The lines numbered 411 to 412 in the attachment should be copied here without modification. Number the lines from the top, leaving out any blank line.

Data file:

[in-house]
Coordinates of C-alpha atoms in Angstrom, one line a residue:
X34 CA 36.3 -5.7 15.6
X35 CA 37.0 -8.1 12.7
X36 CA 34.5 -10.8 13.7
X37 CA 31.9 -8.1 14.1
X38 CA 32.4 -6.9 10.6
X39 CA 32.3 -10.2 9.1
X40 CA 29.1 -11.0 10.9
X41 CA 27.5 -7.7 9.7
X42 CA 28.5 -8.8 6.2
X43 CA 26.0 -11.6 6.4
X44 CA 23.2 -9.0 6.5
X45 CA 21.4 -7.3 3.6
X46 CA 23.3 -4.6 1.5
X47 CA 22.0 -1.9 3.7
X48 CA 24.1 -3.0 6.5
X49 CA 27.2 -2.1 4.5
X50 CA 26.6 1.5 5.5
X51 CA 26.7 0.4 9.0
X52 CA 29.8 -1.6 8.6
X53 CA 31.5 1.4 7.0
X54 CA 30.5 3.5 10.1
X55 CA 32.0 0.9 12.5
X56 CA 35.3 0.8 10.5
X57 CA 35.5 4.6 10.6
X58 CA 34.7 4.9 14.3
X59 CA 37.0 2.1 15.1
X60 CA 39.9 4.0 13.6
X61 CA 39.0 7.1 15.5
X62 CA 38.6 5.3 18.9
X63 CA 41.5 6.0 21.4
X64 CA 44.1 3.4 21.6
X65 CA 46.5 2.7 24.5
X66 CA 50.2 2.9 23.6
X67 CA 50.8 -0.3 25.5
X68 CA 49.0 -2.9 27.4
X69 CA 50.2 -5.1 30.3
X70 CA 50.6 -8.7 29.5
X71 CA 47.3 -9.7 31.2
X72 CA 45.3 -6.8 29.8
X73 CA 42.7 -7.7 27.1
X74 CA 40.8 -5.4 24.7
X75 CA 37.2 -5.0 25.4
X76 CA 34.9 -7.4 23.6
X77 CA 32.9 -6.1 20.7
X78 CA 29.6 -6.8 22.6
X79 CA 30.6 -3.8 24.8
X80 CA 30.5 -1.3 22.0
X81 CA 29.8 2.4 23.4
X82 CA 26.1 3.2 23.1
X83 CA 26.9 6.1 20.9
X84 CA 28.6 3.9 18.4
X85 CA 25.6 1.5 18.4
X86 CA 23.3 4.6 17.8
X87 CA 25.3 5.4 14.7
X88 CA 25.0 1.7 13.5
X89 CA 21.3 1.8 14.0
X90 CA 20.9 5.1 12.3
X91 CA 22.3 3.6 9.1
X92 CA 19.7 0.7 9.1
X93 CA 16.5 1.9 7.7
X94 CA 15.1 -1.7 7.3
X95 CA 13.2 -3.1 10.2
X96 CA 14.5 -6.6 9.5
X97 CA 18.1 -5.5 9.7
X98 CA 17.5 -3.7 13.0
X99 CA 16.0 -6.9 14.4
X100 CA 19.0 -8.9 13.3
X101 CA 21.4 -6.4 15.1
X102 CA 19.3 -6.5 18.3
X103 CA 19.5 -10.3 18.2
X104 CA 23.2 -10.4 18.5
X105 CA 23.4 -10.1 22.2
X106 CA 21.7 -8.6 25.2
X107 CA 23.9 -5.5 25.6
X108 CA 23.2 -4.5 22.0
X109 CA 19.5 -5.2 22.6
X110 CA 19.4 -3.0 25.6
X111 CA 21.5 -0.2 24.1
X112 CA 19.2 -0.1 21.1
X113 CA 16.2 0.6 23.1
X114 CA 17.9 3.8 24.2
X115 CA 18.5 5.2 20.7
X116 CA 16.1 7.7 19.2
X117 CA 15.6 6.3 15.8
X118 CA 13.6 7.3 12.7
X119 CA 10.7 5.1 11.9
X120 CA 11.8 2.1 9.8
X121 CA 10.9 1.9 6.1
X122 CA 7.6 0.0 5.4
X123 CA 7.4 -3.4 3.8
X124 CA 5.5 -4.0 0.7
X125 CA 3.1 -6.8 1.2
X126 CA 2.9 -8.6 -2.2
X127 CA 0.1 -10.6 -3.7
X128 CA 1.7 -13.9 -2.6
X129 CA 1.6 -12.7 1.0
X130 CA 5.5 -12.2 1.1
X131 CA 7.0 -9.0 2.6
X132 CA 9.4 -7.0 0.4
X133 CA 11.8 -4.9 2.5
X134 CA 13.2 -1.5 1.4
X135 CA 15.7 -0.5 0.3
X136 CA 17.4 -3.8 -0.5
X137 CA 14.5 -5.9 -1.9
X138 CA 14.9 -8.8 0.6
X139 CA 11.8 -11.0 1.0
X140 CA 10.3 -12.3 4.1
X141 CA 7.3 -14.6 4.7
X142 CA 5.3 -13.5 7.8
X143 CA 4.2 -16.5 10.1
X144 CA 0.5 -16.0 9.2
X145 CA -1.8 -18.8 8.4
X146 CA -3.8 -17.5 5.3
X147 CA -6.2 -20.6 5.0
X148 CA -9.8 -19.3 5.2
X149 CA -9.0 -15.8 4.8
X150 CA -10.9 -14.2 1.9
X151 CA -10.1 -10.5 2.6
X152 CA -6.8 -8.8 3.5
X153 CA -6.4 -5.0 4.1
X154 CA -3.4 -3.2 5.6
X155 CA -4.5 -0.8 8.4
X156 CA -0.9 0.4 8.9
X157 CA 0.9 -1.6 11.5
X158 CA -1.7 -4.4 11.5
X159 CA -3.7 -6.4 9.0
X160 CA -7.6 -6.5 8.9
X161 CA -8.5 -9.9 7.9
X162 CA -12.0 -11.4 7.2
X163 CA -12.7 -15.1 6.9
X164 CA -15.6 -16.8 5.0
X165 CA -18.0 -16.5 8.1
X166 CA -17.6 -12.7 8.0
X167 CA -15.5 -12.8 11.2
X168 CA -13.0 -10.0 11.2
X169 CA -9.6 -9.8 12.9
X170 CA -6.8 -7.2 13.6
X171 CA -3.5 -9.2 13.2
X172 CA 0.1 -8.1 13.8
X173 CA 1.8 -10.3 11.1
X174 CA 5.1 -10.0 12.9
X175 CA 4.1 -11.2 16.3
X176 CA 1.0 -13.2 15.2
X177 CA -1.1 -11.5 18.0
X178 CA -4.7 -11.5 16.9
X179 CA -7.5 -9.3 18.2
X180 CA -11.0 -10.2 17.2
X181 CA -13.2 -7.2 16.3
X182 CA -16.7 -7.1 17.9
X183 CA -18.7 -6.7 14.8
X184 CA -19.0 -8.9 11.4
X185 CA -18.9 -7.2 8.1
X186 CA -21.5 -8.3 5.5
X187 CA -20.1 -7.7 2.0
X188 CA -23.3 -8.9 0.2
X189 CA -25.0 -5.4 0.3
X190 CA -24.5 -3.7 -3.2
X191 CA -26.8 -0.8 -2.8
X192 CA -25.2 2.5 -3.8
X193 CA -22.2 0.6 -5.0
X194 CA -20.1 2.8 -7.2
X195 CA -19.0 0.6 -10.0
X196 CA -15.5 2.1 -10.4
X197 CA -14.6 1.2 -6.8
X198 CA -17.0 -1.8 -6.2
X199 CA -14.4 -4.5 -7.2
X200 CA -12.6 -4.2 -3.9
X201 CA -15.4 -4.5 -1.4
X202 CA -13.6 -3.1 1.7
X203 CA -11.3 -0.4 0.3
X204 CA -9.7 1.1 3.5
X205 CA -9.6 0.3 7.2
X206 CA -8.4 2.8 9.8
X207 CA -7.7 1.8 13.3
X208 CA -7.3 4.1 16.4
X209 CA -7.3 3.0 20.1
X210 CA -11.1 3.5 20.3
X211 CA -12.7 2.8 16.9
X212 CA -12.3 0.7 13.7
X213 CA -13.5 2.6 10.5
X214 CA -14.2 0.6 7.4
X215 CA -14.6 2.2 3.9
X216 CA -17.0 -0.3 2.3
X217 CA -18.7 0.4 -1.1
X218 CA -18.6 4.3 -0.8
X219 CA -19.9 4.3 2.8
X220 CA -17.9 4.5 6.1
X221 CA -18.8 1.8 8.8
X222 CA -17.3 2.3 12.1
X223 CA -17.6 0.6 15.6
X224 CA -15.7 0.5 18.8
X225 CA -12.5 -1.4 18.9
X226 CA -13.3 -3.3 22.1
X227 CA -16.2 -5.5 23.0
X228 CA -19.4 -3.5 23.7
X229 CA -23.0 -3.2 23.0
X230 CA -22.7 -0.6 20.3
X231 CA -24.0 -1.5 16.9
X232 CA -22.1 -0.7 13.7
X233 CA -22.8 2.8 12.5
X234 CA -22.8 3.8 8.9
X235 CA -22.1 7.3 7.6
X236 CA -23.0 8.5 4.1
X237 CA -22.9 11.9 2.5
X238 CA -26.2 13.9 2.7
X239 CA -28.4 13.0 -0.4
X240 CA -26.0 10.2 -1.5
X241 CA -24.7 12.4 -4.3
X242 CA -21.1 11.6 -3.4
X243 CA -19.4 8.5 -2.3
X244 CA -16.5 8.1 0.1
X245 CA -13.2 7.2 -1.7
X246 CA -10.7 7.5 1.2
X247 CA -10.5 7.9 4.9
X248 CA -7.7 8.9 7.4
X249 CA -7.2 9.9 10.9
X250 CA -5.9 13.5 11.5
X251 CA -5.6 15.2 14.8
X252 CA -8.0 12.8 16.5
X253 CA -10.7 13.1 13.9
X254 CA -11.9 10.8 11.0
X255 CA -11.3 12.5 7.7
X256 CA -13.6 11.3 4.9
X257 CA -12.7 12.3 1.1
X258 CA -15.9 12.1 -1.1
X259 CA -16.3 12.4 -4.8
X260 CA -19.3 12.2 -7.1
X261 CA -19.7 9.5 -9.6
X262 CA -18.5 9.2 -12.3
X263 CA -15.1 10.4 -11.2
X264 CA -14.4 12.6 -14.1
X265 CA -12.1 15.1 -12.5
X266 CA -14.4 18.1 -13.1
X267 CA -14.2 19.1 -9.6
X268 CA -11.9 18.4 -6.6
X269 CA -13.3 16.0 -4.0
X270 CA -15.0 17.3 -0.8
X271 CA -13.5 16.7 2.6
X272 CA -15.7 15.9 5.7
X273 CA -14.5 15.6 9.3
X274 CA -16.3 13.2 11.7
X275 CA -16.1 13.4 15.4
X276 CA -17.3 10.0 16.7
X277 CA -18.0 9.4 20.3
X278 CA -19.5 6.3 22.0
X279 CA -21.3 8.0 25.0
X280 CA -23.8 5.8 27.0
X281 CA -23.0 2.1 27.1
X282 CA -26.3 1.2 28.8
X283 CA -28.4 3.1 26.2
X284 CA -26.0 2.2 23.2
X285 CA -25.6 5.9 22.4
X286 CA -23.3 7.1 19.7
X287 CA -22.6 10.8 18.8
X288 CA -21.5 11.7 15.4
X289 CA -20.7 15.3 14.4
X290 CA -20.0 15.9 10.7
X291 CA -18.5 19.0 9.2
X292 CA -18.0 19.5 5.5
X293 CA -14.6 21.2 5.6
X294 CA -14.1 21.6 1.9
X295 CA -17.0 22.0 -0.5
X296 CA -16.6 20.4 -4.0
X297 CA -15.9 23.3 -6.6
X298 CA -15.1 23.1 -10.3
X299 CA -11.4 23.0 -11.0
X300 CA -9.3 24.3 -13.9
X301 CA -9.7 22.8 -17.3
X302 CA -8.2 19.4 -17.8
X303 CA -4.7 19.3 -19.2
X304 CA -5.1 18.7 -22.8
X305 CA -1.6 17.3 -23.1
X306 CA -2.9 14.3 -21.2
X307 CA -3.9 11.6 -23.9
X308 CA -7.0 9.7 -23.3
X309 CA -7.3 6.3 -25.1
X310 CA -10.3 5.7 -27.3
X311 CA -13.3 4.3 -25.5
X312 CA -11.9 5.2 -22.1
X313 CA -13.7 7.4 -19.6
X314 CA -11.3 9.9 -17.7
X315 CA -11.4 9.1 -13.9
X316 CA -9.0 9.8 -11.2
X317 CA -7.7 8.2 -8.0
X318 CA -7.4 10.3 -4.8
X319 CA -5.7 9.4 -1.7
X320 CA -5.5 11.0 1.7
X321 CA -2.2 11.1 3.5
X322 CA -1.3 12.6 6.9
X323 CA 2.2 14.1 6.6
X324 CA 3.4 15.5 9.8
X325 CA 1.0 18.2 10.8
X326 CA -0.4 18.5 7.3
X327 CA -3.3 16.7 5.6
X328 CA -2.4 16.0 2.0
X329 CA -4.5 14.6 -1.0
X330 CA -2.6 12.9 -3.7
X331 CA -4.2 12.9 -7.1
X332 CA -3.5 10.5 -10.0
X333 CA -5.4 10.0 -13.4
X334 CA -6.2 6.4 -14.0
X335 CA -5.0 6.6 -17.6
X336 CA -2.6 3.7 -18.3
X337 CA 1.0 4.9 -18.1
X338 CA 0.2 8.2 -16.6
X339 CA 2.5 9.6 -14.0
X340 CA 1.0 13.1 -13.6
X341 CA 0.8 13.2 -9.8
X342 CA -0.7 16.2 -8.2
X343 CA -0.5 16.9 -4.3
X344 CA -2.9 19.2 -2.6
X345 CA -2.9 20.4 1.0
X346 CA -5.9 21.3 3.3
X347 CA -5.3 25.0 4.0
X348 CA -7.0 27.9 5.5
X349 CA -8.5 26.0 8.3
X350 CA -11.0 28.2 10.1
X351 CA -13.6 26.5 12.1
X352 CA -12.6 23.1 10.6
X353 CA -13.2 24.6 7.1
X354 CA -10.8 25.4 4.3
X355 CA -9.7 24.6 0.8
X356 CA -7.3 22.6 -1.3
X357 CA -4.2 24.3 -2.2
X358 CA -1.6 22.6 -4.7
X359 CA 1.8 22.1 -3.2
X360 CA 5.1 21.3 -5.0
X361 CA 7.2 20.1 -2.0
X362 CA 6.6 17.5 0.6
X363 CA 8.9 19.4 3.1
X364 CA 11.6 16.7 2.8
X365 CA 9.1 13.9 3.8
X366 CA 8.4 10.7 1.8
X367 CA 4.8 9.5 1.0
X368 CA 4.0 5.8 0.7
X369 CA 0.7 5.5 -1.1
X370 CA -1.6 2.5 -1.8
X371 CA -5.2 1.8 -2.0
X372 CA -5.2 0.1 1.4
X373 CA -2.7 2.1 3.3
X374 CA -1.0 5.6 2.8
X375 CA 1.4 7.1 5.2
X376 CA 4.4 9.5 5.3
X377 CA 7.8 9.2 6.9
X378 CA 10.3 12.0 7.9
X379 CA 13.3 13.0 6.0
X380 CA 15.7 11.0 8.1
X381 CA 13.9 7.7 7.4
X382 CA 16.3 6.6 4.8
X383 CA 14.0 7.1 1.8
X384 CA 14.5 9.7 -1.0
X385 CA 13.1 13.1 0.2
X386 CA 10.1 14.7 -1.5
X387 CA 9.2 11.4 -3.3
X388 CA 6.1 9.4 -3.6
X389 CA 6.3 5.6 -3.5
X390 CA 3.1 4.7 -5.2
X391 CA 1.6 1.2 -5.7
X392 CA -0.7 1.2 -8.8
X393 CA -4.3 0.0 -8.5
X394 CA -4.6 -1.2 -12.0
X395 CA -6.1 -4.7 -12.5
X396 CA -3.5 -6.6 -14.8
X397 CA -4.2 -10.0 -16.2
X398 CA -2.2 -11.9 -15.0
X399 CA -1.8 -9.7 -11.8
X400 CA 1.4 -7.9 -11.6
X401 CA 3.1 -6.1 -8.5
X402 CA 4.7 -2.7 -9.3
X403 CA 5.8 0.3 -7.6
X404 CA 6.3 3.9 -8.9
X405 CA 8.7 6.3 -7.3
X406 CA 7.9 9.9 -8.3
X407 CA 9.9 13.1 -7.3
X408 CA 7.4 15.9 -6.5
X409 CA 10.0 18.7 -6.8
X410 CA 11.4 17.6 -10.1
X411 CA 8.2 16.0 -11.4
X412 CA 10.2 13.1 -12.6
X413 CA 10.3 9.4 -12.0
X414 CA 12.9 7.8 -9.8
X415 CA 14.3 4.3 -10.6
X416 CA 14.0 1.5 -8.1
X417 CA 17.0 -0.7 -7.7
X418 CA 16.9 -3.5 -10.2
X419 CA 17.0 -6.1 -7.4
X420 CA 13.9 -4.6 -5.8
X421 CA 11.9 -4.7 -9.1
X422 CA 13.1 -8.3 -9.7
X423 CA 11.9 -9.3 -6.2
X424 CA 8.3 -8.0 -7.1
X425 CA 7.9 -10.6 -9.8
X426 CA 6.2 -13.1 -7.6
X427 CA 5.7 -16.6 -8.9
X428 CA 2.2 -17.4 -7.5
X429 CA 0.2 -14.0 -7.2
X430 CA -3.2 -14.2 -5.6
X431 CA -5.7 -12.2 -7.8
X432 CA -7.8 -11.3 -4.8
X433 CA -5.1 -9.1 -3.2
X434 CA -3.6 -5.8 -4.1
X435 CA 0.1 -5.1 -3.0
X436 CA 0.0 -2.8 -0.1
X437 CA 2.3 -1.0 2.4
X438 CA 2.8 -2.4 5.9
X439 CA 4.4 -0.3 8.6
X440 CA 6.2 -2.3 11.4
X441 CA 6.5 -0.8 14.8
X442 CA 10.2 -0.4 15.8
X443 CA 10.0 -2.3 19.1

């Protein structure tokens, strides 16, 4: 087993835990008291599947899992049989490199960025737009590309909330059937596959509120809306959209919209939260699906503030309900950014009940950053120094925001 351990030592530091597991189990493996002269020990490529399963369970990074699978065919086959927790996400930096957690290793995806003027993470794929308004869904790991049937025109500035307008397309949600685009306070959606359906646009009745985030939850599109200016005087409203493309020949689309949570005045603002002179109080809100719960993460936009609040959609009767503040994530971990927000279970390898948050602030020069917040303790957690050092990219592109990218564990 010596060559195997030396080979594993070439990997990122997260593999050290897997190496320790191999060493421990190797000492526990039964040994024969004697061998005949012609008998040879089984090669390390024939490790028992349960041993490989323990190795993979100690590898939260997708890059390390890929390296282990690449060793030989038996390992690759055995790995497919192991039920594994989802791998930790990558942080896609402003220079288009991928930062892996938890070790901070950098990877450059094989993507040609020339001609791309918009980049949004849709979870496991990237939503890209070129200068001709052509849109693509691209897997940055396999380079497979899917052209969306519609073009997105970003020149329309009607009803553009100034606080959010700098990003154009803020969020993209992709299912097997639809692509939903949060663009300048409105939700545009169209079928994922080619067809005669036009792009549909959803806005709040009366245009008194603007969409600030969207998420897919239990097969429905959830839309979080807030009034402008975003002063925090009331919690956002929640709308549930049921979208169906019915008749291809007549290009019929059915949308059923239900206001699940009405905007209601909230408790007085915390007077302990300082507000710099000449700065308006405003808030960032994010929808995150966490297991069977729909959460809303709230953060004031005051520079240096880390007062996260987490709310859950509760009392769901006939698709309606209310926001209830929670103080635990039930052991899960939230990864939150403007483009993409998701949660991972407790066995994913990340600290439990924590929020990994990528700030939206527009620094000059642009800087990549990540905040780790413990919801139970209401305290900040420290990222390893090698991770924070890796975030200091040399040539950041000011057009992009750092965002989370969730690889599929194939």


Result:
X442 CA 10.2 -0.4 15.8
X443 CA 10.0 -2.3 19.1